Ron Johnson leaves job early, student editor highlights his impact


Me, crying, holding the soccer ball. Ron, also trying to not cry, holding the mock Page One we made for him.

Like many media organizations on college campuses and in the professional world, the Indiana Daily Student at Indiana University has been struggling to recover from a decline in print advertising. To ease the financial stress, Director of Student Media Ron Johnson “took a 10 percent pay cut so the IDS could have a little more money,” according to a letter from the editor. “When that wasn’t enough, Johnson announced his resignation effective Jan. 1, 2018, so his salary, of which the IDS pays 75 percent, could continue funding the Daily Student’s operations.”

Sadly, that wasn’t enough either, and Johnson left his position on December 1, 2017 amid controversy, concern and reflection. Outgoing editor in chief Jamie Zega reflects on his legacy at IU and journalism in general.


This photo is in front of Ernie Pyle’s desk. We took this after our traditional end-of-semester celebration that also, naturally, became Ron’s farewell.
(Note the Indiana Dad sweatshirt)

1. How has Ron’s retirement, and the circumstances surrounding it, affected the IDS? How has it affected you?

To clarify, Ron is not retiring — he’s not done with collegiate journalism. He resigned from this position. Another university is going to be very lucky to have him as an adviser.
As far as the circumstances surrounding the resignation, honestly, it really caused a ruckus with morale. Ron’s initial decision was unfortunate, but we knew we would make it out OK. When our dean asked him to resign a month earlier than intended, that really upset us and scared us, as you might have read here. We’ve had numerous discussions with our dean since then, though, and we’re starting to work together to not only find the next director of IU Student Media, but also ensure the IDS maintains its independence.

Ron’s departure has not had a really direct affect on me yet. It upset me, like it did for others, but I was lucky enough to have Ron’s guidance through the majority of my term as editor-in-chief. I think this spring’s editor will have a significant challenge in adjusting to the post-Ron IDS (and that’s not at all to knock our interim director, but it is going to be objectively different without Ron around).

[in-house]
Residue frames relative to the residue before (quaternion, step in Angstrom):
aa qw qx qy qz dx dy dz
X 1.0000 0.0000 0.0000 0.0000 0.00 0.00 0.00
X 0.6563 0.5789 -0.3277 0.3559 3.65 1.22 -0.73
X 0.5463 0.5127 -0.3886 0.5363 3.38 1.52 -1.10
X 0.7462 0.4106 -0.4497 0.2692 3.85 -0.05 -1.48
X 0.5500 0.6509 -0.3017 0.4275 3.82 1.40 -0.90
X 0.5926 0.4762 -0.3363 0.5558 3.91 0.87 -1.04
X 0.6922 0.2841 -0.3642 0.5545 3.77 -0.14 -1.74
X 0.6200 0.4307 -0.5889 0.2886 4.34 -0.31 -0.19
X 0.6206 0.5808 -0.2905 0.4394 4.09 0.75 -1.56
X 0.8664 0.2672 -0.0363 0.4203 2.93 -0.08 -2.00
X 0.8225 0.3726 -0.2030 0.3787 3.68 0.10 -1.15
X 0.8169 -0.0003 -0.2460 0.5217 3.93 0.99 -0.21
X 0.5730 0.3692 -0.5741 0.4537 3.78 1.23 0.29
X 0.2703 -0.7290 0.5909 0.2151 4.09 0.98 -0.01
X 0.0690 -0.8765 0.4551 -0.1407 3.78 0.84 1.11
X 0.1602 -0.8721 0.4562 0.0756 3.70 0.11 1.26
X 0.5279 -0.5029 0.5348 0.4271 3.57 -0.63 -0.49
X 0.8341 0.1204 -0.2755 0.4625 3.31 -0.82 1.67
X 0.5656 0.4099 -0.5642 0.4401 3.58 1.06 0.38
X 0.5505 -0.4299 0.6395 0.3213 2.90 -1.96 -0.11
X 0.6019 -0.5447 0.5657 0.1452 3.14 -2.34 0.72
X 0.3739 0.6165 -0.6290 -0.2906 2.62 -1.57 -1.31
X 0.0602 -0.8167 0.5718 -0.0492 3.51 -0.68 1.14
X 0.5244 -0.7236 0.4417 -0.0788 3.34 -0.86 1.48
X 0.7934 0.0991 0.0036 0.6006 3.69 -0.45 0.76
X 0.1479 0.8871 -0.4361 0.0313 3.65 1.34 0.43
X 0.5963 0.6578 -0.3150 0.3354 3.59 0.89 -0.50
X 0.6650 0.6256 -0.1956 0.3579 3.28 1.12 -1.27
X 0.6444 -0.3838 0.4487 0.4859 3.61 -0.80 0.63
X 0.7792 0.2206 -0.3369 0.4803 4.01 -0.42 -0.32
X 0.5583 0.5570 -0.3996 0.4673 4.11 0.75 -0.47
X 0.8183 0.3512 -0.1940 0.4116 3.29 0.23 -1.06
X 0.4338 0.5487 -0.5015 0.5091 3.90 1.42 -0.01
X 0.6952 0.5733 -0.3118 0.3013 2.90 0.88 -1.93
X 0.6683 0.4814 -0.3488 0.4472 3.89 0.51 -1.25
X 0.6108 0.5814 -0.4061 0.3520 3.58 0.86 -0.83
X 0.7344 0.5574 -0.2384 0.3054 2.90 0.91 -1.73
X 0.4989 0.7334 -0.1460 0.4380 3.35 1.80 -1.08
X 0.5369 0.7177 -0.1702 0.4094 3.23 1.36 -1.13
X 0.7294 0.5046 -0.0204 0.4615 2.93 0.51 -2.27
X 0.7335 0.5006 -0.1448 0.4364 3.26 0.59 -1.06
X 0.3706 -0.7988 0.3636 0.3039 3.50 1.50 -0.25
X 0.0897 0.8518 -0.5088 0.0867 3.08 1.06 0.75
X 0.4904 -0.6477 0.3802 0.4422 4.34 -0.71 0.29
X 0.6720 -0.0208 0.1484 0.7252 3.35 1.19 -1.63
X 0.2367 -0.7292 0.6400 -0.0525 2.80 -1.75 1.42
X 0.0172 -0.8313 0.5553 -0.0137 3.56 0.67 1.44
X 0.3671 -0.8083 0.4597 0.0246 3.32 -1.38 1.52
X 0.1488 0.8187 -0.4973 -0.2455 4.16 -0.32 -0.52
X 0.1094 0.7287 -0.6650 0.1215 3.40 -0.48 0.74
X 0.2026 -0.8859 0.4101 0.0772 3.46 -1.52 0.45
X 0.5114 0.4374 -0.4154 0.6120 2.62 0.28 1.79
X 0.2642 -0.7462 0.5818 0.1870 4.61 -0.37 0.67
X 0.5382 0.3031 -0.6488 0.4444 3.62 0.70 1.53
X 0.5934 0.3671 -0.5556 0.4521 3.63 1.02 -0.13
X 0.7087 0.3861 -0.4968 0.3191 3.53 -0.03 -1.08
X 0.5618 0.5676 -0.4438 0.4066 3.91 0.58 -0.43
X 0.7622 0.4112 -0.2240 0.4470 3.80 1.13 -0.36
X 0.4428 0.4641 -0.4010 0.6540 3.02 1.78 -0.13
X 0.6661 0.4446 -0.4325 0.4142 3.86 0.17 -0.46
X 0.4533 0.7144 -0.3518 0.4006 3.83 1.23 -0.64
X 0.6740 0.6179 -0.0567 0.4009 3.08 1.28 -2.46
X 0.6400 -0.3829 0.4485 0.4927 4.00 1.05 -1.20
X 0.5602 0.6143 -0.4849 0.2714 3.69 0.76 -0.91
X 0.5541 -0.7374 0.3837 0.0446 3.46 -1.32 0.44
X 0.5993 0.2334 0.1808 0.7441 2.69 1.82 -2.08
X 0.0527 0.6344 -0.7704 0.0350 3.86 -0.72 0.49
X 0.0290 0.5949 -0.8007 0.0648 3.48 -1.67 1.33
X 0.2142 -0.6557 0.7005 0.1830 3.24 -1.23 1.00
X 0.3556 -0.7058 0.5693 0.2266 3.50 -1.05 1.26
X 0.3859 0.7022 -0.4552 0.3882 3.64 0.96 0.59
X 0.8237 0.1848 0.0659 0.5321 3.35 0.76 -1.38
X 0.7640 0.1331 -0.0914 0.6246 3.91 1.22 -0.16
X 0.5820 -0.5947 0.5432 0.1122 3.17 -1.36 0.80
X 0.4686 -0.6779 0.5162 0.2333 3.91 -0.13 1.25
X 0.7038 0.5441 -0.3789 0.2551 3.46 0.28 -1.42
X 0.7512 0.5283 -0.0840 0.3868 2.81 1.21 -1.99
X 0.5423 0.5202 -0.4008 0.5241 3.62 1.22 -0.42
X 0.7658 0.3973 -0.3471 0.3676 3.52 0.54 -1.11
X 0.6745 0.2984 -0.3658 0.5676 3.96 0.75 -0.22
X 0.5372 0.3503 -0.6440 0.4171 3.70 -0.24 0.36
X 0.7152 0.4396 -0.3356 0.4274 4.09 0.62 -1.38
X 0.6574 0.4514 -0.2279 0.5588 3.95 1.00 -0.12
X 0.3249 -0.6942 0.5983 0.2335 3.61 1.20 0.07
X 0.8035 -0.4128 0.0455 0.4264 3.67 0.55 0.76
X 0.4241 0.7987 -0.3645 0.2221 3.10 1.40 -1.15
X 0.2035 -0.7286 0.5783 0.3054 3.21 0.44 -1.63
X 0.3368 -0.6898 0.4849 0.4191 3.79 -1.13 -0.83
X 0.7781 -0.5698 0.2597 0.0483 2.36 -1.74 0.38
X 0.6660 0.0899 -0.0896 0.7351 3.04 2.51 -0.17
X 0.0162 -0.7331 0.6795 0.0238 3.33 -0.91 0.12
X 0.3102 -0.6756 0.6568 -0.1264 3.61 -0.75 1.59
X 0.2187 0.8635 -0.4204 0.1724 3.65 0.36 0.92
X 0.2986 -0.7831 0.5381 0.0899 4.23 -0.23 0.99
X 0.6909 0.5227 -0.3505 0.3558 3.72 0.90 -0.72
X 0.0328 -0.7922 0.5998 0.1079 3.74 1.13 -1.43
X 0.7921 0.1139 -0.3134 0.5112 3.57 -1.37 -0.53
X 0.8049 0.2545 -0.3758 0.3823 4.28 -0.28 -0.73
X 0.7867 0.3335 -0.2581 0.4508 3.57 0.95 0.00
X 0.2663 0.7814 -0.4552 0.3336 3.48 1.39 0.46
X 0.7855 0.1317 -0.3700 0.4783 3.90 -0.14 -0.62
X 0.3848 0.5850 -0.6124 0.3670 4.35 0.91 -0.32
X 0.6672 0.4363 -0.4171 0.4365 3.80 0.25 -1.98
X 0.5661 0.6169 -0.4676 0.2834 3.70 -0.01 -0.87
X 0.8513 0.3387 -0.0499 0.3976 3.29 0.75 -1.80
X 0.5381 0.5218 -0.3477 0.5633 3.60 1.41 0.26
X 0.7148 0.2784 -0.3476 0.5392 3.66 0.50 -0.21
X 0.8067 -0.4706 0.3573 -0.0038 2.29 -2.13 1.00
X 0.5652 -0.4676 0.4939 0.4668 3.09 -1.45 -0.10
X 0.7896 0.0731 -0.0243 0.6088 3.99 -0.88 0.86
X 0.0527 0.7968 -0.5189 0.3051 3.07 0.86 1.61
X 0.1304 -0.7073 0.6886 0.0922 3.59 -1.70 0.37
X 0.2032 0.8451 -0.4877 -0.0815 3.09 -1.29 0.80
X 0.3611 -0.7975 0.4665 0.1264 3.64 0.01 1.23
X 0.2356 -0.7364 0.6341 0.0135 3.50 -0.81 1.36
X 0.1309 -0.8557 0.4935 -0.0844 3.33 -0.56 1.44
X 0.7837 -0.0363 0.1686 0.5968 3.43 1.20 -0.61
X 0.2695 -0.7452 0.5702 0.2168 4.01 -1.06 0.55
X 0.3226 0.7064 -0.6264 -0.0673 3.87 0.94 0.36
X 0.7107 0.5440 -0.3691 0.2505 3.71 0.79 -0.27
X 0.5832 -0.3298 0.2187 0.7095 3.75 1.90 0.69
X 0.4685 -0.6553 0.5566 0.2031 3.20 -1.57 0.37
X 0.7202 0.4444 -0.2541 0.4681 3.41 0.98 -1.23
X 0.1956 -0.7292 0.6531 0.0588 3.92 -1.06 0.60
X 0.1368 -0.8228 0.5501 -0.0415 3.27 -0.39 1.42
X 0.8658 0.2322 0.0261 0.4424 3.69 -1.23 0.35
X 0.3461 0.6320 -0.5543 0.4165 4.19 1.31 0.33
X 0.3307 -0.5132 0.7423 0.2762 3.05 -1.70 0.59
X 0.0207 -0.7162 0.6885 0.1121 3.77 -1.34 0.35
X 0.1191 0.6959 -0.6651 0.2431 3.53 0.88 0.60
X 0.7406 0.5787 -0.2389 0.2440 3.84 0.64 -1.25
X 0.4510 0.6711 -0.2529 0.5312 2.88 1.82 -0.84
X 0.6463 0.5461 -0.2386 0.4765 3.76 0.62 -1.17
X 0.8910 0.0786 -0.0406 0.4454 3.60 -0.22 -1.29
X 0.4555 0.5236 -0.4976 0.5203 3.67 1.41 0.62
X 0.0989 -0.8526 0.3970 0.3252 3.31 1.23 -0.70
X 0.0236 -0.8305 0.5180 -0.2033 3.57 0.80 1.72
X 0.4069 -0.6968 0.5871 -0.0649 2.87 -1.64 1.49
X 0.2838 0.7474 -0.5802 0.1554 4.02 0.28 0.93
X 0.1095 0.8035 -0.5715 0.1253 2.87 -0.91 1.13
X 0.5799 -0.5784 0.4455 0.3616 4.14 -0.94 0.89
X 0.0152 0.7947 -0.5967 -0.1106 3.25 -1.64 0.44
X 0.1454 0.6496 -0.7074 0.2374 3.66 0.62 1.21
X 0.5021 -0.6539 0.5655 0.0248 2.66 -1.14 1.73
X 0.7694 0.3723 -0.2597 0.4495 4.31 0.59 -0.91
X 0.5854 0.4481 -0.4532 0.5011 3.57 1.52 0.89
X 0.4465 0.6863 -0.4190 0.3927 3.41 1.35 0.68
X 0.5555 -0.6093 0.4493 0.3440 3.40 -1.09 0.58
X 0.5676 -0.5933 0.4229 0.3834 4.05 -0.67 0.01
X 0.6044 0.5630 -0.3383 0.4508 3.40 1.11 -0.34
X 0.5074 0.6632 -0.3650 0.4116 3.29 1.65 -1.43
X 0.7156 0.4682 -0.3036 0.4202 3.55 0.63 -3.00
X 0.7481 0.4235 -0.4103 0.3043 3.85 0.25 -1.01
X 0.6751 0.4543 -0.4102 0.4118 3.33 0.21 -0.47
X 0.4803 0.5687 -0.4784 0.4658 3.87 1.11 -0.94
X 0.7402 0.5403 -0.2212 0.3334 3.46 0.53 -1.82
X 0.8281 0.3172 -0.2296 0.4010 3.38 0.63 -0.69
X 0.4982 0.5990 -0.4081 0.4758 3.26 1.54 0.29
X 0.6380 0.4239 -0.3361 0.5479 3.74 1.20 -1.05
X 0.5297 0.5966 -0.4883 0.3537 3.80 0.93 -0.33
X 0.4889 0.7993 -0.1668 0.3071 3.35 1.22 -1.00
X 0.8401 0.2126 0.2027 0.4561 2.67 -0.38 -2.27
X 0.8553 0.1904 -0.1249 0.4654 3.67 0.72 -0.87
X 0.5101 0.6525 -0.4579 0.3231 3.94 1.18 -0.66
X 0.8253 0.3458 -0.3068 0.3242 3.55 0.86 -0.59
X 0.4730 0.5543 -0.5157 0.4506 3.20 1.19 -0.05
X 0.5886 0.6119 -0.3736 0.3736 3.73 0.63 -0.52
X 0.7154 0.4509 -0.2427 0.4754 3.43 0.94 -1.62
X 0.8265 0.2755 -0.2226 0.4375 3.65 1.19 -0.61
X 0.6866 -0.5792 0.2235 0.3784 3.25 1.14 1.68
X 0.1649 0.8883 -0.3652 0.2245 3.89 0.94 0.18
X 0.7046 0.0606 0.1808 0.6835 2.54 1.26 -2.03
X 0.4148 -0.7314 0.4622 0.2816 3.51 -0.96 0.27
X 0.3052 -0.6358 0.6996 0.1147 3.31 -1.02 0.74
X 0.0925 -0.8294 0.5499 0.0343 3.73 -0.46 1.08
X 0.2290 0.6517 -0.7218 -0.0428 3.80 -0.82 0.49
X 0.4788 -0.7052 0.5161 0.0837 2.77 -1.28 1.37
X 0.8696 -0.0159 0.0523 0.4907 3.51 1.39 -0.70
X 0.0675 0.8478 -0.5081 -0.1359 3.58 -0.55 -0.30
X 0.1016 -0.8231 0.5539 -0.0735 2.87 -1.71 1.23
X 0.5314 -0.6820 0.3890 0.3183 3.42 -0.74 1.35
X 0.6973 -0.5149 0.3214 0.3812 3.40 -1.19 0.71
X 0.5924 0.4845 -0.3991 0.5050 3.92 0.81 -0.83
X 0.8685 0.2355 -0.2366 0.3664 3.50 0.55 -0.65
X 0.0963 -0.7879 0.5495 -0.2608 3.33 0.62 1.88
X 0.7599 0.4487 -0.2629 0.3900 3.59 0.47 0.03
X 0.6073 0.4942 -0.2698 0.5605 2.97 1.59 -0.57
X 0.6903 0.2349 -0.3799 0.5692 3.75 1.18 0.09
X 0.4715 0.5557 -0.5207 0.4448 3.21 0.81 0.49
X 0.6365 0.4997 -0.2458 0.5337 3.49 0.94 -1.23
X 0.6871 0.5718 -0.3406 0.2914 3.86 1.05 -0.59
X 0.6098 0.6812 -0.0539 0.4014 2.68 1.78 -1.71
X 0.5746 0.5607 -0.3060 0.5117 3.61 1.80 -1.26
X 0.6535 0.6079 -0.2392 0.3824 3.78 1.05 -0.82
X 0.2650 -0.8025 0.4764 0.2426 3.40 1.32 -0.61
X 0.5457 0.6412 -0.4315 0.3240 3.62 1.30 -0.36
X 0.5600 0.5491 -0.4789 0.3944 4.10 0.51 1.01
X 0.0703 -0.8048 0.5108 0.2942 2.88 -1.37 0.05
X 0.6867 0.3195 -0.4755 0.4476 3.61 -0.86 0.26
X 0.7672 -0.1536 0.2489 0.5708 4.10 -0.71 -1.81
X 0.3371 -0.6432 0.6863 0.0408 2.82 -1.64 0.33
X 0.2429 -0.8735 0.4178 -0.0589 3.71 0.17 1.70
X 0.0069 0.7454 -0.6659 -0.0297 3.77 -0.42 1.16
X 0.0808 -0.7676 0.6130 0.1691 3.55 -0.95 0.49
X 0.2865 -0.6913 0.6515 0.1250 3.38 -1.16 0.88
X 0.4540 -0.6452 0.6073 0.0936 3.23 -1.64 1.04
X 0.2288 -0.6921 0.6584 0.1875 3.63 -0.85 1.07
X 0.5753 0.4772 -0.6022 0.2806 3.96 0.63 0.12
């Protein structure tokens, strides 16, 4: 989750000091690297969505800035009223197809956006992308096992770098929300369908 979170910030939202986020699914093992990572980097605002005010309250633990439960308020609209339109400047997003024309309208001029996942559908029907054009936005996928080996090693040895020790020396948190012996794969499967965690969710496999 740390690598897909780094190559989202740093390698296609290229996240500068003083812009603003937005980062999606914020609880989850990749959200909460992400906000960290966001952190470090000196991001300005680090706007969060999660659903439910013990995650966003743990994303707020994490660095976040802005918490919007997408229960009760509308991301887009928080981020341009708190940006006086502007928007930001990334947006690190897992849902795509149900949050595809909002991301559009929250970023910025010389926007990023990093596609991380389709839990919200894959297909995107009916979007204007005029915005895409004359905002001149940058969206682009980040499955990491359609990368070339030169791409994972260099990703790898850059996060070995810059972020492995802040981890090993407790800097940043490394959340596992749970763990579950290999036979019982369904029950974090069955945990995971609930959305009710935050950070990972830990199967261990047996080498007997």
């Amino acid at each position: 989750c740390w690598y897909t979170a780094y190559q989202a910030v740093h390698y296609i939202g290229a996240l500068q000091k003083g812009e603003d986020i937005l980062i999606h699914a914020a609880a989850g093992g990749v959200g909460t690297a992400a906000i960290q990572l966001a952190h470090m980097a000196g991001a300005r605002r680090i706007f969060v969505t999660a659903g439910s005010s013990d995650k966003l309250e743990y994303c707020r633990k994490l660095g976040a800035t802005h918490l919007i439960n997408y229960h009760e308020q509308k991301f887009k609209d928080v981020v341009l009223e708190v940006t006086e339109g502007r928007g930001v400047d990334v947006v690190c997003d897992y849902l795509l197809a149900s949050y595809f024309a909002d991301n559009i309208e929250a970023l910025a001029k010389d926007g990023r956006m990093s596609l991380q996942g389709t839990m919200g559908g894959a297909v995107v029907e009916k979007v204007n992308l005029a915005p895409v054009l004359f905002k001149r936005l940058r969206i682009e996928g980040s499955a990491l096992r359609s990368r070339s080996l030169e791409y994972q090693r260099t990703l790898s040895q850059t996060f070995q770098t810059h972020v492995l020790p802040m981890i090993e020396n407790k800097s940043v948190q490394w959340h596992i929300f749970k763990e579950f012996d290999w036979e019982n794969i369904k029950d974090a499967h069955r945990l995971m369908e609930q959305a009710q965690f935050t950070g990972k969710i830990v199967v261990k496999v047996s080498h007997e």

2. Ron’s influence is felt throughout the college media world. How has having a professional like that as your adviser benefited you?
Having Ron as an adviser has benefitted me (and the IDS as a whole) in countless ways. Knowing him means knowing almost every other adviser in college media, and thus knowing their paper/website/yearbook. We’re always looking for inspiration from other papers and to see what they’re doing that we aren’t or how they’re doing something that we could be doing better. Although we usually reach out on our own, it’s nice to have that name recognition. Unrelated but semirelated, at my internship this summer we had coffee/lunch buddies with the other interns. My buddy and I met for the first time and I said I went to IU and she goes, “Oh, that’s Ron Johnson’s school!” This girl was originally from California, goes to school at Harvard and still knew who Ron was from some high school work that he did.


Ron after last spring’s end-of-semester celebration with various EICs. From left, me (Fall 2017), Michael Williams (Summer 2017), Ron, Alison Graham (Fall 2016), Hannah Alani (Spring 2017).

He’ll deny it, but he’s literally a celebrity for just about any organization he’s been a part of — IHSPA (Ind. high school press), ACP/CMA, JEA/NSPA, SND. He’s basically a national treasure.

3. What is your favorite memory of working with Ron?
My honest-to-god favorite memory with Ron was our brunch in Dallas the last day of ACP/CMA. The conference was great to attend and I learned a lot, but I also loved being able to spend time with Ron and our yearbook editor. Capping that off with the best brunch buffet I’d ever seen in my life was too perfect.

But actually working with Ron … I think my favorite memory was when I was named editor-in-chief. Once the board has made its decision, Ron (or the director at the time) will bring the candidate(s) into his office to tell them the result before introducing the new editor to the rest of the newsroom. I ran unopposed, so Ron only had to bring me into his office and tell me that the board had decided to select me. Once he did, he gave me a big hug, grabbed my hands, told me he was so happy for me and that he knew I’d do a good job. That was one of the most validating experiences I’ve had in my time with the IDS. I knew there were probably peers of mine who weren’t thrilled that I would be leading the paper, but to have Ron’s approval was really the only seal of approval I needed.